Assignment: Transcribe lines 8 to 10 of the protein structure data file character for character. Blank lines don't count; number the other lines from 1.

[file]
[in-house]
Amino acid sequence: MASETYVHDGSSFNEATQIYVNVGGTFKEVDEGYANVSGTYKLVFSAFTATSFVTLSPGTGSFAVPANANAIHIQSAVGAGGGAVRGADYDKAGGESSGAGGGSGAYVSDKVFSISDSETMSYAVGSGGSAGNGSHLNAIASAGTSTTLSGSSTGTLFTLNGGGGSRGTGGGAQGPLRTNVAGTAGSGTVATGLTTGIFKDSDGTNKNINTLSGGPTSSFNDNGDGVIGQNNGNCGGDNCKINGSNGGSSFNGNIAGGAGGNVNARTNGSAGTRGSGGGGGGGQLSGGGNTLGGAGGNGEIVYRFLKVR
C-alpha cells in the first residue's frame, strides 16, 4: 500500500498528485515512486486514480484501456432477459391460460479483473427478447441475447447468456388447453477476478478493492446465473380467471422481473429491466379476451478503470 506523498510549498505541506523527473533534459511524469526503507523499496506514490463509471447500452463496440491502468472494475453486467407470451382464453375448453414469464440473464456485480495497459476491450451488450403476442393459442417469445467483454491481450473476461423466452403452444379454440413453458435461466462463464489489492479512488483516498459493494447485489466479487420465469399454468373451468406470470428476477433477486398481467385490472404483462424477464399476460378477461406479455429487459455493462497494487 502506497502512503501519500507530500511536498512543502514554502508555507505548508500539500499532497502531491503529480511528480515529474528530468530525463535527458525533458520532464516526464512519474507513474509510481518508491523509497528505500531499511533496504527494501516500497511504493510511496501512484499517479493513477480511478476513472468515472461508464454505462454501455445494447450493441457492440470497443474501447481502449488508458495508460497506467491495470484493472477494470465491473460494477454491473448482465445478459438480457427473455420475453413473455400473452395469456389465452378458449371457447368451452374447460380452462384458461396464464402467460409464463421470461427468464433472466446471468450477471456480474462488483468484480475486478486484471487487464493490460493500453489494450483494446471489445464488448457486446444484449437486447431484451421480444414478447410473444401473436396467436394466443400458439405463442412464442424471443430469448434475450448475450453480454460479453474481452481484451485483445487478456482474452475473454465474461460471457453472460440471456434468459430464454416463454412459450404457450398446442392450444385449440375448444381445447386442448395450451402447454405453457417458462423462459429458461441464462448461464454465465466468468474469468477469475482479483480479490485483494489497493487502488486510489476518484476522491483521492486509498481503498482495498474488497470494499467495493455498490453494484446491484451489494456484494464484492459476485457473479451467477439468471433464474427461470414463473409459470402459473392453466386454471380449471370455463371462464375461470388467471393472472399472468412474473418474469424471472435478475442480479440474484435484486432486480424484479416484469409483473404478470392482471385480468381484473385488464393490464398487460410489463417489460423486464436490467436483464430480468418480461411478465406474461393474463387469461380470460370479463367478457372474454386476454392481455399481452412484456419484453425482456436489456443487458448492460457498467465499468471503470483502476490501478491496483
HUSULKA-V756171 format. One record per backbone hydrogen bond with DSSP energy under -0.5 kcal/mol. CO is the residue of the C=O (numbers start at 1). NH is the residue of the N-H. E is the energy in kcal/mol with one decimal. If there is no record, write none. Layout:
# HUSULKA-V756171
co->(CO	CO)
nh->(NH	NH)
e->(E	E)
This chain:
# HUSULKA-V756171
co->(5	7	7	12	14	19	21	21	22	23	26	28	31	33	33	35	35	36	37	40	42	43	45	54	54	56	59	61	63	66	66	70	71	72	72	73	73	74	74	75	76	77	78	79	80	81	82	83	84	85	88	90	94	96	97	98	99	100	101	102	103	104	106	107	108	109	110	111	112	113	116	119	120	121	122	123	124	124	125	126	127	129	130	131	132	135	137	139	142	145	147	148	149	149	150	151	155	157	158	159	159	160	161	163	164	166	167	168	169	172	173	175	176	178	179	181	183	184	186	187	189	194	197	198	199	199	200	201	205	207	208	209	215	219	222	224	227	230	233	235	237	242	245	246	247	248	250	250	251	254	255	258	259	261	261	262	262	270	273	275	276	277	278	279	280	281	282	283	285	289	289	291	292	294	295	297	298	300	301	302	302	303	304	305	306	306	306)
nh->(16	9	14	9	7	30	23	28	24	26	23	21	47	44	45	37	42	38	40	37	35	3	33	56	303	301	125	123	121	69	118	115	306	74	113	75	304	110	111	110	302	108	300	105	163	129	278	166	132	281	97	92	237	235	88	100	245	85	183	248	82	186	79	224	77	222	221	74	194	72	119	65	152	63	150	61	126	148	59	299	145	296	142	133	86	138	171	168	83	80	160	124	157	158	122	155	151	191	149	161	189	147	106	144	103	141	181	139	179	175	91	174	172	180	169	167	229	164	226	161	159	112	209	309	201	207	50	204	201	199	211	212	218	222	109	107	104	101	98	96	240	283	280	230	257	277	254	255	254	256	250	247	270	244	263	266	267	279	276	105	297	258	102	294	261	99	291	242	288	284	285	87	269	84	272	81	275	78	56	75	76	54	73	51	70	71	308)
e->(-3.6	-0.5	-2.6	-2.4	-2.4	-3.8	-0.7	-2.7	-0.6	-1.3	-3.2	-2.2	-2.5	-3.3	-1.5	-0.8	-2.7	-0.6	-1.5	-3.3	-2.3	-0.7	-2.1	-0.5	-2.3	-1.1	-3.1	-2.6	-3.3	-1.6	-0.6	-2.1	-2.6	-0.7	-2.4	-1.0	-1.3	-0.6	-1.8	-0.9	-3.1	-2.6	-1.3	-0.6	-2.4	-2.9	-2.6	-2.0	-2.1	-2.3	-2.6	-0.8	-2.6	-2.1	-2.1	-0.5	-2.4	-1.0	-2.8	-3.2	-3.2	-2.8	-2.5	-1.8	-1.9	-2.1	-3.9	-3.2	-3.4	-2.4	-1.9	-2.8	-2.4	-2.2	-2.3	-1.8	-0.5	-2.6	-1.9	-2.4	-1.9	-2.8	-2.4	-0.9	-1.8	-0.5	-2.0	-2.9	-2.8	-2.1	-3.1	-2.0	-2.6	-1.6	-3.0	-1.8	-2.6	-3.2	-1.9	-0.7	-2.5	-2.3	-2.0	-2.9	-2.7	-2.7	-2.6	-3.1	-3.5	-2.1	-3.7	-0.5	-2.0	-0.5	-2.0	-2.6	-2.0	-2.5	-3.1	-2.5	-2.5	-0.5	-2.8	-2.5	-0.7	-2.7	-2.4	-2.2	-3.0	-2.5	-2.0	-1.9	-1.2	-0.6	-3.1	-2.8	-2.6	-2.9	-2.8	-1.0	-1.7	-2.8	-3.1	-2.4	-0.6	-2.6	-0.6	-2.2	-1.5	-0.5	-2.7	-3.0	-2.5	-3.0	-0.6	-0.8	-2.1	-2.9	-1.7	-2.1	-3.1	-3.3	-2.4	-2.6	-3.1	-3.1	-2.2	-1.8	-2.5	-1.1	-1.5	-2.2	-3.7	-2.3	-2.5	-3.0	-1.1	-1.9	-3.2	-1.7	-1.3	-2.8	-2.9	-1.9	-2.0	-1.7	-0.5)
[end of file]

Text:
e->(E	E)
This chain:
# HUSULKA-V756171